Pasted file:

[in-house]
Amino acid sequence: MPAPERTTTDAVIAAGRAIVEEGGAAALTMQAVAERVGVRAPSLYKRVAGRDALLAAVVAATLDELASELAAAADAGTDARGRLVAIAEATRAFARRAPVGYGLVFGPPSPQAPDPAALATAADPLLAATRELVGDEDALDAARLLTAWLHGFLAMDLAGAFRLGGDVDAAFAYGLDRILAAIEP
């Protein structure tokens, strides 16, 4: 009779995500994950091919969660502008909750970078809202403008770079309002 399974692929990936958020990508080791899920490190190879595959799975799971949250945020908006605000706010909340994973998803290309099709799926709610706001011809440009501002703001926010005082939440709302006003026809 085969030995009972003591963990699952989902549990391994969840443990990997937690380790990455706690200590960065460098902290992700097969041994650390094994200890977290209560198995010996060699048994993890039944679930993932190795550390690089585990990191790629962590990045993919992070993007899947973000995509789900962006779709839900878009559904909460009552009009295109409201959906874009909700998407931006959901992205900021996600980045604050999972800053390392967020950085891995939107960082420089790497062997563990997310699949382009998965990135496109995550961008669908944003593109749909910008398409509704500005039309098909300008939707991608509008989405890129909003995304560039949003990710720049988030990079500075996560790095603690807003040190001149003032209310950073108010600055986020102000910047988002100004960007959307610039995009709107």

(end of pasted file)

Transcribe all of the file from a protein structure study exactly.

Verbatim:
[in-house]
Amino acid sequence: MPAPERTTTDAVIAAGRAIVEEGGAAALTMQAVAERVGVRAPSLYKRVAGRDALLAAVVAATLDELASELAAAADAGTDARGRLVAIAEATRAFARRAPVGYGLVFGPPSPQAPDPAALATAADPLLAATRELVGDEDALDAARLLTAWLHGFLAMDLAGAFRLGGDVDAAFAYGLDRILAAIEP
């Protein structure tokens, strides 16, 4: 009779995500994950091919969660502008909750970078809202403008770079309002 399974692929990936958020990508080791899920490190190879595959799975799971949250945020908006605000706010909340994973998803290309099709799926709610706001011809440009501002703001926010005082939440709302006003026809 085969030995009972003591963990699952989902549990391994969840443990990997937690380790990455706690200590960065460098902290992700097969041994650390094994200890977290209560198995010996060699048994993890039944679930993932190795550390690089585990990191790629962590990045993919992070993007899947973000995509789900962006779709839900878009559904909460009552009009295109409201959906874009909700998407931006959901992205900021996600980045604050999972800053390392967020950085891995939107960082420089790497062997563990997310699949382009998965990135496109995550961008669908944003593109749909910008398409509704500005039309098909300008939707991608509008989405890129909003995304560039949003990710720049988030990079500075996560790095603690807003040190001149003032209310950073108010600055986020102000910047988002100004960007959307610039995009709107």